Reconnecting to the world after drink/drug treatment
The well-being of former serving members of the Armed Forces has been at the centre of policy and research for some time. There is evidence from clinical practice and academic research showing that veterans can encounter difficulties dealing with the impact of their service experience after leaving the forces as well as challenges moving from military life to civilian life.
Findings from Research:
- Recent studies from both the US and UK have shown that high levels of alcohol misuse, alcohol related problems and binge drinking are common among military personnel.
- Within the UK Armed Forces, prevalence rates of alcohol misuse of 13% have been reported.
- The prevalence of alcohol related harm and alcohol dependence within the serving UK Armed Forces has been shown to be greater than in the UK general population.
- Longitudinal studies of alcohol misuse in the UK military suggest that they continue to remain high.
- Clear links have been demonstrated between alcohol consumption and negative impacts on well-being within military populations.
- Alcohol has been linked to violent offending post-deployment.
- Studies from the general population show that psychological effects of negative life events include alcohol misuse whereas, positive life events such as marriage are associated with a decrease in alcohol misuse.
- Comorbid Post Traumatic Stress Disorder (PTSD) has been shown to hinder recovery from alcohol related problems in veterans.
- PTSD, psychological distress, smoking status and relationship change are associated with alcohol use.
- The Ministry of Defence uses a NICE -approved alcohol misuse treatment programme, with in-patient detoxification.
- Veterans can seek treatment from charities such as Alcoholics Anonymous and the Care after Combat/Burton Addiction Centre partnership.
The moderate consumption of alcohol for pleasure and relaxation undoubtedly has an important role in our society. The UK armed forces, like many other nations, have traditionally used alcohol as a means of mediating stress although cultural influences are likely to be further contributing factors. Evidence suggests that military personnel consume considerable amounts of alcohol which may have both medical and occupational implications. Studies of UK veterans found excessive alcohol consumption to be more common when compared to the general population (13% v 6%) even after taking age and gender differences into account. Such high levels of drinking are likely to have both short-term and long-term global health effects with a proportion of veterans eventually finding themselves involved in the Criminal Justice System.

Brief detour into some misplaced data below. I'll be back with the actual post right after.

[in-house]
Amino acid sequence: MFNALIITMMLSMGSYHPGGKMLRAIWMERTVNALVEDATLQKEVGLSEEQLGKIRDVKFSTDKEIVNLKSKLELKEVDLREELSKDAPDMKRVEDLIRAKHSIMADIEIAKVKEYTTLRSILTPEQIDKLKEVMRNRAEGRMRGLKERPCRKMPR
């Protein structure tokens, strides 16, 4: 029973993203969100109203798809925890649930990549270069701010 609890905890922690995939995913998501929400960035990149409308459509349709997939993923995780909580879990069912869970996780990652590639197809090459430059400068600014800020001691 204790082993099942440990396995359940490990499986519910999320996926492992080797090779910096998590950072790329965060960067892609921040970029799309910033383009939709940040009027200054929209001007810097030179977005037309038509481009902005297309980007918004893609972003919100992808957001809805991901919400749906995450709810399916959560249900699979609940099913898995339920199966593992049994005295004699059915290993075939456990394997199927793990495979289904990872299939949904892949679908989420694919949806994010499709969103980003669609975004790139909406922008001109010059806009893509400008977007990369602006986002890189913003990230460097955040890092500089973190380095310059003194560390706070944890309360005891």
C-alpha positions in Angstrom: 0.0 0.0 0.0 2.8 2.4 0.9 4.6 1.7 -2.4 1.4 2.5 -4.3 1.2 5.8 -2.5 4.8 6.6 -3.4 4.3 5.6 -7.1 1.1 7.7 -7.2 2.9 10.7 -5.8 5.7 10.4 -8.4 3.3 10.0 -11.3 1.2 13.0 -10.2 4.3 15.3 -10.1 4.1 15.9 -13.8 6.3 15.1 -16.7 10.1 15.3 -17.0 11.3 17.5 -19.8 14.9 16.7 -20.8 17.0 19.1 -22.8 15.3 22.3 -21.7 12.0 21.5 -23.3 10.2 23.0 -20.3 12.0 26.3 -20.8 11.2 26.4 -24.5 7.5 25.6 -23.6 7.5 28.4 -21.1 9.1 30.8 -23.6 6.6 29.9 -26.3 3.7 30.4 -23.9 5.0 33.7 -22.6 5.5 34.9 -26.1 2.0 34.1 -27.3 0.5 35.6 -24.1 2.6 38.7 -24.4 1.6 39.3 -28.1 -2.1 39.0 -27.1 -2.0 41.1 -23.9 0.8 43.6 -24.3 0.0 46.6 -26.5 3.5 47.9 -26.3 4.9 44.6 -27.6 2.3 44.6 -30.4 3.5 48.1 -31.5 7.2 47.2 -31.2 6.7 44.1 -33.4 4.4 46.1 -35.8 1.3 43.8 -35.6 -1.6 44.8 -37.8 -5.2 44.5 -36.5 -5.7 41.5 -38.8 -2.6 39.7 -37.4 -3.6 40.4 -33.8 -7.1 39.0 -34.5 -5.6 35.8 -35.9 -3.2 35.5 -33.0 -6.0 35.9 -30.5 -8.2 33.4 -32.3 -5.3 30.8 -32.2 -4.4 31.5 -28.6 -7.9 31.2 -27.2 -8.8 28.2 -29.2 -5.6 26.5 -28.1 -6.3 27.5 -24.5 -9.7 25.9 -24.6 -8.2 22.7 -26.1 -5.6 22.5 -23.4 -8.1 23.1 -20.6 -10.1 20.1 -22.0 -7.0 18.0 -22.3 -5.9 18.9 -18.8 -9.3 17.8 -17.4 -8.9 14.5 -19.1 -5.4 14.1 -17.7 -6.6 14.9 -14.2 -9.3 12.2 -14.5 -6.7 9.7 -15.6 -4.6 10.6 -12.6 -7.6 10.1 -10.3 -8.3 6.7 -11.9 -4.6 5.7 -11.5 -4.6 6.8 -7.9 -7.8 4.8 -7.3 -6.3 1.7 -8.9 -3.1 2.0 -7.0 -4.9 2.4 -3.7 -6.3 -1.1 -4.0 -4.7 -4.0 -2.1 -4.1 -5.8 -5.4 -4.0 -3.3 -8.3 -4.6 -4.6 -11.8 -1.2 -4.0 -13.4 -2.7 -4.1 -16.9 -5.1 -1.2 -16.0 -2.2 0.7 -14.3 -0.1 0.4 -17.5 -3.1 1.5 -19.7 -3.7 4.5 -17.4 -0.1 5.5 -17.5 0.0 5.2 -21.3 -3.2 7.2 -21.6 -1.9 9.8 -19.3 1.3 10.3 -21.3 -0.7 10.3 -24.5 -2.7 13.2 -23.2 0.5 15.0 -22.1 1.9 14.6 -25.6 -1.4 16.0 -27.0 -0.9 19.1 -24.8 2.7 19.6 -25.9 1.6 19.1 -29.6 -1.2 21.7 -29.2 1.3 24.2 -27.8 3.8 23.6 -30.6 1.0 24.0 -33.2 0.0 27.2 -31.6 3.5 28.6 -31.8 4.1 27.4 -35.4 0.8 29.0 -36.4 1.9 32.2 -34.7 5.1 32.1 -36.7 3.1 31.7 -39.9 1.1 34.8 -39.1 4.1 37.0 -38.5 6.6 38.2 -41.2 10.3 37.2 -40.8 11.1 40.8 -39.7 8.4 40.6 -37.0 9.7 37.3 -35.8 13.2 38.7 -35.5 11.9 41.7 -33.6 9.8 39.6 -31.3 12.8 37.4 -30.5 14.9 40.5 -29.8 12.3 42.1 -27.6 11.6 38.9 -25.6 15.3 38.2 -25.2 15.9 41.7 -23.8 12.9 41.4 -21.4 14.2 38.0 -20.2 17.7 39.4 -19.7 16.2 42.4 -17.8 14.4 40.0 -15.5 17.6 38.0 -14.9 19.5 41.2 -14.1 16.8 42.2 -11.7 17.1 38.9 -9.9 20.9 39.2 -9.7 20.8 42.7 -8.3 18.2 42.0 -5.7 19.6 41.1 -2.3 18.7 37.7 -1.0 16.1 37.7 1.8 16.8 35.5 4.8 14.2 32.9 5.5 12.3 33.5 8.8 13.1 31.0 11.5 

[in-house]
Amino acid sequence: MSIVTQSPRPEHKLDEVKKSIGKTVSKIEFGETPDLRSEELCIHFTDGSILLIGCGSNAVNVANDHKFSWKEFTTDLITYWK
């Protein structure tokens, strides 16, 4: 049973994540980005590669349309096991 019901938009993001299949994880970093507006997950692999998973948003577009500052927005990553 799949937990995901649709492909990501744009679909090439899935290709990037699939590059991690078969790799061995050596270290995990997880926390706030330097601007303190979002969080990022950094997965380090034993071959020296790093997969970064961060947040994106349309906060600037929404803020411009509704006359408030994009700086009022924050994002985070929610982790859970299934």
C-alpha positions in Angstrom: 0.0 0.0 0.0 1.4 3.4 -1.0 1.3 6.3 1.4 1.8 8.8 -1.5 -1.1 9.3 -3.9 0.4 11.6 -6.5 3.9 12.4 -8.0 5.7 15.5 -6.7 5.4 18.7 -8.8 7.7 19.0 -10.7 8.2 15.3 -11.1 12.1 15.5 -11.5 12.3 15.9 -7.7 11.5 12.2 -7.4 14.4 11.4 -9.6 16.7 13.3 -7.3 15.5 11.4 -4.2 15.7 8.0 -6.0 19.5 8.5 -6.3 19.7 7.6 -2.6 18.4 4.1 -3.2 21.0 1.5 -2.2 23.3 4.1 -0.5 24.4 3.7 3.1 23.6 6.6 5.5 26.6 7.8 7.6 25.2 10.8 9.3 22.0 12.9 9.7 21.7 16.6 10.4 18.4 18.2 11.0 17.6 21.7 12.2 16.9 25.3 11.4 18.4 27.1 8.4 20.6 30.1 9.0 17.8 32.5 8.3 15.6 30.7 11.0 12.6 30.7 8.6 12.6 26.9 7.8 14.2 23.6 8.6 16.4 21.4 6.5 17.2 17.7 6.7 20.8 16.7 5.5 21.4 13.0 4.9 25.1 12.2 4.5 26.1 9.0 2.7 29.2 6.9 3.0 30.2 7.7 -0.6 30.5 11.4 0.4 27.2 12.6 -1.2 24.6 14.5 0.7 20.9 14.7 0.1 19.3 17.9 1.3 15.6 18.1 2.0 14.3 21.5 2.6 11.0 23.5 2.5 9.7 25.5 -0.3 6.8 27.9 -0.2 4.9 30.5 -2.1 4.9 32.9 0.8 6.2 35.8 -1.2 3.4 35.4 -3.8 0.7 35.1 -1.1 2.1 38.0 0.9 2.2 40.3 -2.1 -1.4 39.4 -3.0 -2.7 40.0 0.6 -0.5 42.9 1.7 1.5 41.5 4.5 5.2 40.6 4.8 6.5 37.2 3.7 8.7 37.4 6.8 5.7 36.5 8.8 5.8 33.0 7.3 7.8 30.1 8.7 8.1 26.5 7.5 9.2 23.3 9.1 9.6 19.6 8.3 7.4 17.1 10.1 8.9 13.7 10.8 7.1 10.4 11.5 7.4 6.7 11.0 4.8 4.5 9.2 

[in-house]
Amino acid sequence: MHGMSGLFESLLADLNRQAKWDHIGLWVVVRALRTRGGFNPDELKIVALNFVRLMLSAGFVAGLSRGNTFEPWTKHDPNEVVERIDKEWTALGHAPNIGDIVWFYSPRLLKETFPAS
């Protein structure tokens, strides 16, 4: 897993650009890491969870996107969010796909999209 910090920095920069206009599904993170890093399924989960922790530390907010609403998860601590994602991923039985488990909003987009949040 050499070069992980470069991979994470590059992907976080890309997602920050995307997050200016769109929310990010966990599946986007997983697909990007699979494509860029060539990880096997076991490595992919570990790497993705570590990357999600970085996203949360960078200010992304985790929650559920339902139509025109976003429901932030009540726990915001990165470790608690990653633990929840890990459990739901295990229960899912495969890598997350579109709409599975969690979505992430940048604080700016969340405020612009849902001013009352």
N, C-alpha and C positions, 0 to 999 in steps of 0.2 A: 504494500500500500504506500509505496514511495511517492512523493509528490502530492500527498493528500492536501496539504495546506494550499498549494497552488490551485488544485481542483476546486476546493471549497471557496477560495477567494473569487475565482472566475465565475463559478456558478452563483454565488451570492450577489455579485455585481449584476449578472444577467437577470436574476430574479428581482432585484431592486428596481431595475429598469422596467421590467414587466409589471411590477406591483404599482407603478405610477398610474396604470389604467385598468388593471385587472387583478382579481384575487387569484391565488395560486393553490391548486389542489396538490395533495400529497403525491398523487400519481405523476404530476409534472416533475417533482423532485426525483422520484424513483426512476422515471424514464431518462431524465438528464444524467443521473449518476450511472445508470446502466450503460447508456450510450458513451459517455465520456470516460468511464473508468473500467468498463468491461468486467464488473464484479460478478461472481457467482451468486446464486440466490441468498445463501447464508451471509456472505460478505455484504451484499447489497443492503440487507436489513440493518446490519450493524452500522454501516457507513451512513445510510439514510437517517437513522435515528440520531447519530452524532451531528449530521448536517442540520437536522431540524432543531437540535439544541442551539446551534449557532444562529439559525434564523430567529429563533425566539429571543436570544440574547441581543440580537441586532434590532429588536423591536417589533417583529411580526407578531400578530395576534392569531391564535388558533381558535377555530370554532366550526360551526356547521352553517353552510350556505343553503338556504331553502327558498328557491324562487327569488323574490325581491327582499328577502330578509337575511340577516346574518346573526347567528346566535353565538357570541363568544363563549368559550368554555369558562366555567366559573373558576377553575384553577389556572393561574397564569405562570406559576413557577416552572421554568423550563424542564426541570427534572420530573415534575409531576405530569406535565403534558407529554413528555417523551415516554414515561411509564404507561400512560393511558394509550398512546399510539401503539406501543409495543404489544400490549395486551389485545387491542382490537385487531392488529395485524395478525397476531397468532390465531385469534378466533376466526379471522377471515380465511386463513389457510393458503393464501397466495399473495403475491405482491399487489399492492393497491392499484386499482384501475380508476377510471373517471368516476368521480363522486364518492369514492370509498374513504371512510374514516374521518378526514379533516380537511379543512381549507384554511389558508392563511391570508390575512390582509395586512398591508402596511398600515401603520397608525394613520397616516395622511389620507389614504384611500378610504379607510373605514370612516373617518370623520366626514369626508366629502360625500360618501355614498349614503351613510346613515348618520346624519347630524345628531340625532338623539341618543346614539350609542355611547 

A collaborative partnership between Care after Combat and the BAC O’Connor Centre provides a breakthrough in quality and service provision for ex-service personnel. By uniting the excellent skills and knowledge Care after Combat and the BAC O’Connor Centre have this partnership offers a unique step forward in Veteran healthcare. This union brings together recognition and help for Veteran specific issues and combines it with the ex-service persons need to integrate with services not military related. This approach enhances the ability of ex-service personnel to make the often-difficult adjustment from military life to civilian life. The first Veteran to benefit from this partnership said, “for the first time, in a very long time, I look forward to waking up in the morning”. The Care after Combat and BAC O’Connor partnership will provide an important, necessary and strategically valuable service for ex-service personnel who may still be ‘fighting for their lives’.